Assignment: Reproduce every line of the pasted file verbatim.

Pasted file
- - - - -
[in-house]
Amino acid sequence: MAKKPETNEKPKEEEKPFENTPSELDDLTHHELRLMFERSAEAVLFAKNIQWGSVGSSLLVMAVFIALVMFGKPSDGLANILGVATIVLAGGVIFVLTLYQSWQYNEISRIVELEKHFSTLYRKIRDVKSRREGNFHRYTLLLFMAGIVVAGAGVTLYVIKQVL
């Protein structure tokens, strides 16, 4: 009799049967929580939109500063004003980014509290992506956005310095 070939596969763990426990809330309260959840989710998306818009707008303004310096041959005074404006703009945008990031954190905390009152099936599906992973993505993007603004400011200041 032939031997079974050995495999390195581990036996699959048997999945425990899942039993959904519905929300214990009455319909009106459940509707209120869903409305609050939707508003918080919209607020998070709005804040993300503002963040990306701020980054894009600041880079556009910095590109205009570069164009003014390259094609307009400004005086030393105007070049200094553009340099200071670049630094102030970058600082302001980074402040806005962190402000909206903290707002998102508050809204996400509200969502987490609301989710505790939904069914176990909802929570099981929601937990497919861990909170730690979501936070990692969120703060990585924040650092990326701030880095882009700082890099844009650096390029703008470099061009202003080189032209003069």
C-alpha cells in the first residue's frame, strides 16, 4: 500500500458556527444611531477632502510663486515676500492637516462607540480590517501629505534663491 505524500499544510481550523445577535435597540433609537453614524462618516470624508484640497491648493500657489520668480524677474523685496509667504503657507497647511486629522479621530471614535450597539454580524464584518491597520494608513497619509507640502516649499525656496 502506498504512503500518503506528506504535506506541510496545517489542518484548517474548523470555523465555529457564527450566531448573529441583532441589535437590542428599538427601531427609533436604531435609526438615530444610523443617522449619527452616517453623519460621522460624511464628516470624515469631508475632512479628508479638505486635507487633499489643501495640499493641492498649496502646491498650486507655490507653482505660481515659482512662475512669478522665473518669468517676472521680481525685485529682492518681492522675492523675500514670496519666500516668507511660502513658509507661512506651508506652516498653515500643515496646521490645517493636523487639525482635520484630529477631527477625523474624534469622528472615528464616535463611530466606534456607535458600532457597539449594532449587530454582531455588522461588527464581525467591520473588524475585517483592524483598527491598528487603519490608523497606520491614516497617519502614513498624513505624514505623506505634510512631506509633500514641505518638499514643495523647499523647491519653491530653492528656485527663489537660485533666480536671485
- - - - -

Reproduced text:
[in-house]
Amino acid sequence: MAKKPETNEKPKEEEKPFENTPSELDDLTHHELRLMFERSAEAVLFAKNIQWGSVGSSLLVMAVFIALVMFGKPSDGLANILGVATIVLAGGVIFVLTLYQSWQYNEISRIVELEKHFSTLYRKIRDVKSRREGNFHRYTLLLFMAGIVVAGAGVTLYVIKQVL
């Protein structure tokens, strides 16, 4: 009799049967929580939109500063004003980014509290992506956005310095 070939596969763990426990809330309260959840989710998306818009707008303004310096041959005074404006703009945008990031954190905390009152099936599906992973993505993007603004400011200041 032939031997079974050995495999390195581990036996699959048997999945425990899942039993959904519905929300214990009455319909009106459940509707209120869903409305609050939707508003918080919209607020998070709005804040993300503002963040990306701020980054894009600041880079556009910095590109205009570069164009003014390259094609307009400004005086030393105007070049200094553009340099200071670049630094102030970058600082302001980074402040806005962190402000909206903290707002998102508050809204996400509200969502987490609301989710505790939904069914176990909802929570099981929601937990497919861990909170730690979501936070990692969120703060990585924040650092990326701030880095882009700082890099844009650096390029703008470099061009202003080189032209003069």
C-alpha cells in the first residue's frame, strides 16, 4: 500500500458556527444611531477632502510663486515676500492637516462607540480590517501629505534663491 505524500499544510481550523445577535435597540433609537453614524462618516470624508484640497491648493500657489520668480524677474523685496509667504503657507497647511486629522479621530471614535450597539454580524464584518491597520494608513497619509507640502516649499525656496 502506498504512503500518503506528506504535506506541510496545517489542518484548517474548523470555523465555529457564527450566531448573529441583532441589535437590542428599538427601531427609533436604531435609526438615530444610523443617522449619527452616517453623519460621522460624511464628516470624515469631508475632512479628508479638505486635507487633499489643501495640499493641492498649496502646491498650486507655490507653482505660481515659482512662475512669478522665473518669468517676472521680481525685485529682492518681492522675492523675500514670496519666500516668507511660502513658509507661512506651508506652516498653515500643515496646521490645517493636523487639525482635520484630529477631527477625523474624534469622528472615528464616535463611530466606534456607535458600532457597539449594532449587530454582531455588522461588527464581525467591520473588524475585517483592524483598527491598528487603519490608523497606520491614516497617519502614513498624513505624514505623506505634510512631506509633500514641505518638499514643495523647499523647491519653491530653492528656485527663489537660485533666480536671485